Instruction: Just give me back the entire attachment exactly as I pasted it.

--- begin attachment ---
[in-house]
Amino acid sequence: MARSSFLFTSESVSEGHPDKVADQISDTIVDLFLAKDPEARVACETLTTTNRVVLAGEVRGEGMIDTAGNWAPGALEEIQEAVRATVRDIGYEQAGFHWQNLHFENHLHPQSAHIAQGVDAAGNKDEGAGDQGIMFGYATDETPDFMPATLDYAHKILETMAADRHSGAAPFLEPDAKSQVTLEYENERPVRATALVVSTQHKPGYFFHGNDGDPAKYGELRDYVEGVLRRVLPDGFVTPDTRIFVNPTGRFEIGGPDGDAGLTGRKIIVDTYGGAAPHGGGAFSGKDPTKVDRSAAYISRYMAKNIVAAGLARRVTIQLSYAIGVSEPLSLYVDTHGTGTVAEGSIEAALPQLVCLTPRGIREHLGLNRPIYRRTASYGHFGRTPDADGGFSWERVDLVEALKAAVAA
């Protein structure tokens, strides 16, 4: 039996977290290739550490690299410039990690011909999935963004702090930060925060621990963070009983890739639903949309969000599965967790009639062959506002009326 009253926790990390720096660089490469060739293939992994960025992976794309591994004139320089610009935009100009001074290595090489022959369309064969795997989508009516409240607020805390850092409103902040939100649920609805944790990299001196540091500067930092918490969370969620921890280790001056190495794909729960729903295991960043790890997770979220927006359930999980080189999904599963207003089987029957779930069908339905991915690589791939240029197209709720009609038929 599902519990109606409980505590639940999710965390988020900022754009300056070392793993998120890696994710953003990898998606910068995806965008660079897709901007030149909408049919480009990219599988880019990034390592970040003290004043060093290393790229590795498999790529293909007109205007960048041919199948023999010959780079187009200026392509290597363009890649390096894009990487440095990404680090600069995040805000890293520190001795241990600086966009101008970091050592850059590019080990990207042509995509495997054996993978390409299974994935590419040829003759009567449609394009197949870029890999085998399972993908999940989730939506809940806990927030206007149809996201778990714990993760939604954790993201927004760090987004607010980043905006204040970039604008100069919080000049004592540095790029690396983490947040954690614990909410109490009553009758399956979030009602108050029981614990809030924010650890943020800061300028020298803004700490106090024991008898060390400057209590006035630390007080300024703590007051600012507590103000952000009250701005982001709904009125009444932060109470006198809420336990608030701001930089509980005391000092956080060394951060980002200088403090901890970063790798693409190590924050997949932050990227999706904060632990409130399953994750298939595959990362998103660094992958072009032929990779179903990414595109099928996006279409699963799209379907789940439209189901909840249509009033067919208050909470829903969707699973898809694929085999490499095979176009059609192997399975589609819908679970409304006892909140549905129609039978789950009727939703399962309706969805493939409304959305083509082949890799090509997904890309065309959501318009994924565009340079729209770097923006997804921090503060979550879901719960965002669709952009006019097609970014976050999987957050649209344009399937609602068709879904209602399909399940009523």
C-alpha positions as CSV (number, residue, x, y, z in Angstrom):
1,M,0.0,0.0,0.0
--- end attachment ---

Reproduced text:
[in-house]
Amino acid sequence: MARSSFLFTSESVSEGHPDKVADQISDTIVDLFLAKDPEARVACETLTTTNRVVLAGEVRGEGMIDTAGNWAPGALEEIQEAVRATVRDIGYEQAGFHWQNLHFENHLHPQSAHIAQGVDAAGNKDEGAGDQGIMFGYATDETPDFMPATLDYAHKILETMAADRHSGAAPFLEPDAKSQVTLEYENERPVRATALVVSTQHKPGYFFHGNDGDPAKYGELRDYVEGVLRRVLPDGFVTPDTRIFVNPTGRFEIGGPDGDAGLTGRKIIVDTYGGAAPHGGGAFSGKDPTKVDRSAAYISRYMAKNIVAAGLARRVTIQLSYAIGVSEPLSLYVDTHGTGTVAEGSIEAALPQLVCLTPRGIREHLGLNRPIYRRTASYGHFGRTPDADGGFSWERVDLVEALKAAVAA
């Protein structure tokens, strides 16, 4: 039996977290290739550490690299410039990690011909999935963004702090930060925060621990963070009983890739639903949309969000599965967790009639062959506002009326 009253926790990390720096660089490469060739293939992994960025992976794309591994004139320089610009935009100009001074290595090489022959369309064969795997989508009516409240607020805390850092409103902040939100649920609805944790990299001196540091500067930092918490969370969620921890280790001056190495794909729960729903295991960043790890997770979220927006359930999980080189999904599963207003089987029957779930069908339905991915690589791939240029197209709720009609038929 599902519990109606409980505590639940999710965390988020900022754009300056070392793993998120890696994710953003990898998606910068995806965008660079897709901007030149909408049919480009990219599988880019990034390592970040003290004043060093290393790229590795498999790529293909007109205007960048041919199948023999010959780079187009200026392509290597363009890649390096894009990487440095990404680090600069995040805000890293520190001795241990600086966009101008970091050592850059590019080990990207042509995509495997054996993978390409299974994935590419040829003759009567449609394009197949870029890999085998399972993908999940989730939506809940806990927030206007149809996201778990714990993760939604954790993201927004760090987004607010980043905006204040970039604008100069919080000049004592540095790029690396983490947040954690614990909410109490009553009758399956979030009602108050029981614990809030924010650890943020800061300028020298803004700490106090024991008898060390400057209590006035630390007080300024703590007051600012507590103000952000009250701005982001709904009125009444932060109470006198809420336990608030701001930089509980005391000092956080060394951060980002200088403090901890970063790798693409190590924050997949932050990227999706904060632990409130399953994750298939595959990362998103660094992958072009032929990779179903990414595109099928996006279409699963799209379907789940439209189901909840249509009033067919208050909470829903969707699973898809694929085999490499095979176009059609192997399975589609819908679970409304006892909140549905129609039978789950009727939703399962309706969805493939409304959305083509082949890799090509997904890309065309959501318009994924565009340079729209770097923006997804921090503060979550879901719960965002669709952009006019097609970014976050999987957050649209344009399937609602068709879904209602399909399940009523």
C-alpha positions as CSV (number, residue, x, y, z in Angstrom):
1,M,0.0,0.0,0.0